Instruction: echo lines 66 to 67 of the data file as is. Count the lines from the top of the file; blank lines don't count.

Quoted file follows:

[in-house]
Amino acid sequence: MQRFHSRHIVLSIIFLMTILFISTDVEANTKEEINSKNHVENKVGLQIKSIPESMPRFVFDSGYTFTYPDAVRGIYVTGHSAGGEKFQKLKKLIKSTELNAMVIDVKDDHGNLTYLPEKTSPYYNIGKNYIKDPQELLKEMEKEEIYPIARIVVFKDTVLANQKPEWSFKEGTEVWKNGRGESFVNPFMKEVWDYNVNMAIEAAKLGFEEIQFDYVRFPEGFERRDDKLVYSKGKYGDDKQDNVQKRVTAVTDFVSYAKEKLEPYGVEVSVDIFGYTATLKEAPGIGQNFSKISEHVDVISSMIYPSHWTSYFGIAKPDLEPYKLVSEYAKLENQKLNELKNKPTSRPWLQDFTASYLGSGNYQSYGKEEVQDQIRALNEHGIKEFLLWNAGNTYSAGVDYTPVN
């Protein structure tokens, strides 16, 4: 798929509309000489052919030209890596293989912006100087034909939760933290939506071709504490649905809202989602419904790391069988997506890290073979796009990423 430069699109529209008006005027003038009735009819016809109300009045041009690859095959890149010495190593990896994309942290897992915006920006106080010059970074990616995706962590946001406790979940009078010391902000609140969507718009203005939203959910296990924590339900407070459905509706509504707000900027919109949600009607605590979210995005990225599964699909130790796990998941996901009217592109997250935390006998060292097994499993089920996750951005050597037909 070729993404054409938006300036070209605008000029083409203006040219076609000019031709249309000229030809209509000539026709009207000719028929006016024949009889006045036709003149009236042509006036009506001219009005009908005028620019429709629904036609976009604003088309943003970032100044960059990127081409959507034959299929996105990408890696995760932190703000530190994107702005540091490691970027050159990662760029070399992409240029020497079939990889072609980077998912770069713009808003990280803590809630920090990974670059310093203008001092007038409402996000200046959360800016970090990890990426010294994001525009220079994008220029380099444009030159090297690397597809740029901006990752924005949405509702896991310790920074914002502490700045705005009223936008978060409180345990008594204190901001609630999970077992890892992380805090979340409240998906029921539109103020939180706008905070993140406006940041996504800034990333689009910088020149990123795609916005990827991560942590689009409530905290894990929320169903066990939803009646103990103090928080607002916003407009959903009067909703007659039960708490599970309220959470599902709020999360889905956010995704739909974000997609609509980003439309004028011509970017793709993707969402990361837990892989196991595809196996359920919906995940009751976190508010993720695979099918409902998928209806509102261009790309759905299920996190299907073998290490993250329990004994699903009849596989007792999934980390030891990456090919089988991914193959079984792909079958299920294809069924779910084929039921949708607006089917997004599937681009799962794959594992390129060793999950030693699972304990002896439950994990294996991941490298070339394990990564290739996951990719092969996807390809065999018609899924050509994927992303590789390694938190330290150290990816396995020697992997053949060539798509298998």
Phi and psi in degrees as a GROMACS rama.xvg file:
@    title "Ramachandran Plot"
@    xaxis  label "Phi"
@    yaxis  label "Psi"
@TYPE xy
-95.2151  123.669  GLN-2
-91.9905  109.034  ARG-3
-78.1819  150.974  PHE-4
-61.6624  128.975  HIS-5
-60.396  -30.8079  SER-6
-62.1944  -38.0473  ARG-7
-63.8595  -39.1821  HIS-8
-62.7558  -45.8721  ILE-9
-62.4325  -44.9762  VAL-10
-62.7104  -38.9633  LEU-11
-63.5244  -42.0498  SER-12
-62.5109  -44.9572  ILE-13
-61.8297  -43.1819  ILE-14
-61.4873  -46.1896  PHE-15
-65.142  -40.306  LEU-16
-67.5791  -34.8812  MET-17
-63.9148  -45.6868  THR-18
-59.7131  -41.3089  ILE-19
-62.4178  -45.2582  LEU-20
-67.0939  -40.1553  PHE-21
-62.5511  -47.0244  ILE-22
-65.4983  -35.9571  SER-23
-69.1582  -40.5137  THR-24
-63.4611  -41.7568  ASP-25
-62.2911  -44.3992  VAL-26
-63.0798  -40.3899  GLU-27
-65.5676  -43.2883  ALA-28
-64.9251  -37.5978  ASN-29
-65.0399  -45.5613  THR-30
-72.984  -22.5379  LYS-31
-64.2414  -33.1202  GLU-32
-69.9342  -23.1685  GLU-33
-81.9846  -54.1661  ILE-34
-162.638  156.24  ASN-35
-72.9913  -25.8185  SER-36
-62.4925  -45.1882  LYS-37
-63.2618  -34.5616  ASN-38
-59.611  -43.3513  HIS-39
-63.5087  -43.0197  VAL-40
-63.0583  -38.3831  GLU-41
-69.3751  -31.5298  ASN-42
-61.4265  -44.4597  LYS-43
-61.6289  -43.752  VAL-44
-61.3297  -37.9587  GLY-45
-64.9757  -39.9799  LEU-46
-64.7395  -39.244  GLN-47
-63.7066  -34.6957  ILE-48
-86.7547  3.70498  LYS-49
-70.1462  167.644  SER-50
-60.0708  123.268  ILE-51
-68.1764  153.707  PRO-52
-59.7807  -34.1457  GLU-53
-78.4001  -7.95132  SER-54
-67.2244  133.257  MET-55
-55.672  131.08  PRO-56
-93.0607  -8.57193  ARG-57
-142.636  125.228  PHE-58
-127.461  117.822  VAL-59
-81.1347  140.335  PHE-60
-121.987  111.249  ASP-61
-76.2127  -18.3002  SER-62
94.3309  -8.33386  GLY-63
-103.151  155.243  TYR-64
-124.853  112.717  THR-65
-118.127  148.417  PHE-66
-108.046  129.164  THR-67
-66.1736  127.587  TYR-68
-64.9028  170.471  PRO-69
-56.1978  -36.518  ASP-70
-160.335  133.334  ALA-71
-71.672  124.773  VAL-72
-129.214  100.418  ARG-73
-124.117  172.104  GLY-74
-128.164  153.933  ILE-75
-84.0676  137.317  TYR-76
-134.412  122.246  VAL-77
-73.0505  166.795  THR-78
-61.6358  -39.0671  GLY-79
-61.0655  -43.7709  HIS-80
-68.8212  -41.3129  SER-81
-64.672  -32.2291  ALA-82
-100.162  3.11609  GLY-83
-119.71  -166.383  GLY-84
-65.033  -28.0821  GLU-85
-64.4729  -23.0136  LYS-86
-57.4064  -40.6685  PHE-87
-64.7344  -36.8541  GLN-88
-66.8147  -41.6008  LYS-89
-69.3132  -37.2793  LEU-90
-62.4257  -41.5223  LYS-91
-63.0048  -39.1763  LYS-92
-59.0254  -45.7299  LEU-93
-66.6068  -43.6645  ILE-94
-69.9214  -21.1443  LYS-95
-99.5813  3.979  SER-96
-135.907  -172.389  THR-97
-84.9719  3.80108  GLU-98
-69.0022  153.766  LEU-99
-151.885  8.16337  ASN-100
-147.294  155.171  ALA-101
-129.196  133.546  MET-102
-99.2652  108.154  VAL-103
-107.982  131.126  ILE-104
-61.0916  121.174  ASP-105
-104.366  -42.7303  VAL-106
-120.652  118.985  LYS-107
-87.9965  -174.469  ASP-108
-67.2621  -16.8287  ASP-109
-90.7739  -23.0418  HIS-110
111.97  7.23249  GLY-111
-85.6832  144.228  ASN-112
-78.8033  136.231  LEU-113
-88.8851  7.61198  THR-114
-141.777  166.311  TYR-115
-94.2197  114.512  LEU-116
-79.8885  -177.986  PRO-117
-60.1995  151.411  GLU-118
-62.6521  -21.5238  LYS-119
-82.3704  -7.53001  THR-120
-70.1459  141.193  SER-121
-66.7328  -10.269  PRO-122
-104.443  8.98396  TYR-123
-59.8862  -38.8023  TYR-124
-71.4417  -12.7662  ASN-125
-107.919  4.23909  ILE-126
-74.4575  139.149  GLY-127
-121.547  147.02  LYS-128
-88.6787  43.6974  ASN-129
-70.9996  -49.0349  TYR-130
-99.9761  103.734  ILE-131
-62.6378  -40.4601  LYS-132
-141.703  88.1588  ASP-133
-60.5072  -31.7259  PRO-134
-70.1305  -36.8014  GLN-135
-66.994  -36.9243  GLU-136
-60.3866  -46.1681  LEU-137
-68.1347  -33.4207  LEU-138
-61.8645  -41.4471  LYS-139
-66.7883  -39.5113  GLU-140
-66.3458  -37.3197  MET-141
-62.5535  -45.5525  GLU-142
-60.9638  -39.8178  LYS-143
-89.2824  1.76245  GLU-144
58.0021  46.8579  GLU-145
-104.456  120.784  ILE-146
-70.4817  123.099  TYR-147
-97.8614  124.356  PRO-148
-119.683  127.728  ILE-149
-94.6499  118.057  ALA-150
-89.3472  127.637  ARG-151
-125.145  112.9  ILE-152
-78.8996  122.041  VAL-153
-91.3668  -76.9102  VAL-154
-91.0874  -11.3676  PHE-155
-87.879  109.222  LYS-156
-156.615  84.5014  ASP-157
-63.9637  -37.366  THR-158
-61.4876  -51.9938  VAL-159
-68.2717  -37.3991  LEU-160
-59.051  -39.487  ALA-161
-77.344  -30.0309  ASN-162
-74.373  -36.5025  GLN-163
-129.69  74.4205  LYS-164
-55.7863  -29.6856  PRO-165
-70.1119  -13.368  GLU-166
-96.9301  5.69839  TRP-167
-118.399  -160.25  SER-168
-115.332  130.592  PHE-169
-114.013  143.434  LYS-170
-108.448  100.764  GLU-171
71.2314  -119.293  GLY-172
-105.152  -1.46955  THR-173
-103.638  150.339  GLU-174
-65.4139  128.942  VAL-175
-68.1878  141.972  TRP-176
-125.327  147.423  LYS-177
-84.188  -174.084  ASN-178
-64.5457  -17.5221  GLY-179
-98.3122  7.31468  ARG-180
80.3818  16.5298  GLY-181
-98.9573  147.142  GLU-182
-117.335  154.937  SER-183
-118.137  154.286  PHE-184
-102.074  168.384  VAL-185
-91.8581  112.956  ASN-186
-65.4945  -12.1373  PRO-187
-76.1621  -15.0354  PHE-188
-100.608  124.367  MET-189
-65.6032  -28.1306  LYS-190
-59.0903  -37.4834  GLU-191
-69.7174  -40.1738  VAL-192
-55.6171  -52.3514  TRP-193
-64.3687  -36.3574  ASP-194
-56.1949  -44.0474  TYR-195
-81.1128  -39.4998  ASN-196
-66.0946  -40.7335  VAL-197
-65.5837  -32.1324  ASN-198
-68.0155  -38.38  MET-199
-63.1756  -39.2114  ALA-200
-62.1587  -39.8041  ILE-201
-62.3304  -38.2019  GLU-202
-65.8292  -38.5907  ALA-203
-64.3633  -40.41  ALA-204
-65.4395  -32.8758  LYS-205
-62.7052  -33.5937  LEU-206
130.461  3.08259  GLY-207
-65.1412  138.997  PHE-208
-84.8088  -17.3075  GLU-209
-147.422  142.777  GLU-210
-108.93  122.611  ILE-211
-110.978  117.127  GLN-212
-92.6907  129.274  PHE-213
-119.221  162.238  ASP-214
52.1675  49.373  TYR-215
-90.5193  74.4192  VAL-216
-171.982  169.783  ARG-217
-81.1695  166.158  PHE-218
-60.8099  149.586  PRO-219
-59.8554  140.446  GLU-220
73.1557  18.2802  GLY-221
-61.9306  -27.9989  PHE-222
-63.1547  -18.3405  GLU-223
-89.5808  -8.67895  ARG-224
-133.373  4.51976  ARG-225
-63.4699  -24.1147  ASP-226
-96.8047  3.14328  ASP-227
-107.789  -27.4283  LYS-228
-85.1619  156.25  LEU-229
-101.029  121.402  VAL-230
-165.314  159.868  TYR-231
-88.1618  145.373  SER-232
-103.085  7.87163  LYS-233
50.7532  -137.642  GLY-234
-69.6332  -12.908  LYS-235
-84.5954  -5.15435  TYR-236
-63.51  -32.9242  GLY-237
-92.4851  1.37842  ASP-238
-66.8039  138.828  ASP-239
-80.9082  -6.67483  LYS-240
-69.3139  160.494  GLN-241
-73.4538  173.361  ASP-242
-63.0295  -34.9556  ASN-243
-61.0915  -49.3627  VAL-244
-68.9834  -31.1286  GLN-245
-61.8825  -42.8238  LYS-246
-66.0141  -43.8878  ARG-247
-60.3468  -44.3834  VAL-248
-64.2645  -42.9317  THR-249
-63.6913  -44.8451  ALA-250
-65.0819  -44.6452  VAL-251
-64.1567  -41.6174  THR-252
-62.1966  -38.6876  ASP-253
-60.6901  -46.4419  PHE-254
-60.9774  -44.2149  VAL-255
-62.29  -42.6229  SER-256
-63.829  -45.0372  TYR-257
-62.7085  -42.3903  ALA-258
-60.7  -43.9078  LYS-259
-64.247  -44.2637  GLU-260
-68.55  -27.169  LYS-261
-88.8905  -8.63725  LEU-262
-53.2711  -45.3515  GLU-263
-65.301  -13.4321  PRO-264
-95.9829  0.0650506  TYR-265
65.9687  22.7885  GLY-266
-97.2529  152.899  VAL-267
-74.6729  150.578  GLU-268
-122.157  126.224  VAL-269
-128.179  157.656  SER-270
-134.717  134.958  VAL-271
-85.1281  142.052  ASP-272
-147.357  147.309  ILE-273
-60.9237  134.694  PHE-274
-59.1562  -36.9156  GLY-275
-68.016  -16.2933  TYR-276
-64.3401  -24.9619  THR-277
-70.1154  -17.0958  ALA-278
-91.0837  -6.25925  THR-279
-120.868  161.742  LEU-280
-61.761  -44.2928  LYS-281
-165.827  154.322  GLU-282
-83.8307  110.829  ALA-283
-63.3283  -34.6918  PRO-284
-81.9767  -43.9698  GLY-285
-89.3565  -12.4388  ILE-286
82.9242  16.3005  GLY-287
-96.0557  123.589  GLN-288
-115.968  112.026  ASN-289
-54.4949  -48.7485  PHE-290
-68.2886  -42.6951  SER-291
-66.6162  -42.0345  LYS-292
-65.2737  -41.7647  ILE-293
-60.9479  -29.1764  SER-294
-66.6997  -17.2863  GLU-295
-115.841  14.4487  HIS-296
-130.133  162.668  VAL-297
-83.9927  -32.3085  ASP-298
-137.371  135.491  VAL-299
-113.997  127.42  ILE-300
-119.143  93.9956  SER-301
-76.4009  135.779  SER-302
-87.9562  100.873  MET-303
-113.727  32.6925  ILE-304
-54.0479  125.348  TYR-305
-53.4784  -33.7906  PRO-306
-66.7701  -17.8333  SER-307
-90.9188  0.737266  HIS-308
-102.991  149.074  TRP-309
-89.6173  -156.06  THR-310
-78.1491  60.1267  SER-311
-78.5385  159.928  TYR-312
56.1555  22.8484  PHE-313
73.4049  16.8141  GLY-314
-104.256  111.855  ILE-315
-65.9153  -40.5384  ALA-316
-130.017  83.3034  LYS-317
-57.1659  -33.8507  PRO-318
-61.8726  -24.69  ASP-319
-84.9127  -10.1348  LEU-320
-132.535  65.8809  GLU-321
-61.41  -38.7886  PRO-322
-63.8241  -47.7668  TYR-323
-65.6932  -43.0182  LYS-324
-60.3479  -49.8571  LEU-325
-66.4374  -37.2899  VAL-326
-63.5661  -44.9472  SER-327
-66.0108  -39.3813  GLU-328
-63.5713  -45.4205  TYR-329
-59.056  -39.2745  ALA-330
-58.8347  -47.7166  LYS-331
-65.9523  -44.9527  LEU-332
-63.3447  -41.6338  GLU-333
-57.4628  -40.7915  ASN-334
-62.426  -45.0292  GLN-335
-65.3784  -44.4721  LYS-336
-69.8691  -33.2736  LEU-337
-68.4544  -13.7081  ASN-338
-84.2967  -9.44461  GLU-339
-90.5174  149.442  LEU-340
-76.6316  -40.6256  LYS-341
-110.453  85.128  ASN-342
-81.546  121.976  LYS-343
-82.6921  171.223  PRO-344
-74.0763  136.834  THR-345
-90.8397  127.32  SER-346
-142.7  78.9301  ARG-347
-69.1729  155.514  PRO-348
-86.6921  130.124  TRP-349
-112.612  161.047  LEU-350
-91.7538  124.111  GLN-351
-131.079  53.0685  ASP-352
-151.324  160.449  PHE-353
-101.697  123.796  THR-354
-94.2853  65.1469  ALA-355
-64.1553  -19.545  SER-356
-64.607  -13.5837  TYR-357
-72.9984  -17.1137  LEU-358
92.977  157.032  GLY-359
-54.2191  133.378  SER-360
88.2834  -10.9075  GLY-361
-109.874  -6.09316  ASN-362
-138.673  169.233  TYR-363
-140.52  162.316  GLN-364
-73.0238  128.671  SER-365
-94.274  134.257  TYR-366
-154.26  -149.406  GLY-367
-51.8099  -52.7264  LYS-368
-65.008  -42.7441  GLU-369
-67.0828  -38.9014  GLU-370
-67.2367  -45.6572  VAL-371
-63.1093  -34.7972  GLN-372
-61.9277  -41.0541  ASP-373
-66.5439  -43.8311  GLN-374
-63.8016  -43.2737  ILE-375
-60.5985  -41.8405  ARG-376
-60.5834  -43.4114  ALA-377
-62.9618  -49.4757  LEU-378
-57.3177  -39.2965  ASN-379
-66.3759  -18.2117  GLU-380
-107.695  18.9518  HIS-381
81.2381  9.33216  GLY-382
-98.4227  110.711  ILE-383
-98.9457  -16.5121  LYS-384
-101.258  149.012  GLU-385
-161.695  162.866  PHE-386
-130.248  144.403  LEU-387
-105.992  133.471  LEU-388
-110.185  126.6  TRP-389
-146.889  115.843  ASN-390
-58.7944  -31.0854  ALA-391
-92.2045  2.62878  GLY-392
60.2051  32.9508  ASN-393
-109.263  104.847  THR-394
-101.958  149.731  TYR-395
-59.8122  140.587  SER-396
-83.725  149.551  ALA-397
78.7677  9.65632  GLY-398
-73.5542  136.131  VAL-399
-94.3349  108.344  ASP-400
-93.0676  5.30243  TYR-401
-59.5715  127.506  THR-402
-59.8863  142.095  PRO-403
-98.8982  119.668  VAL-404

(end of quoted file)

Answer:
-127.461  117.822  VAL-59
-81.1347  140.335  PHE-60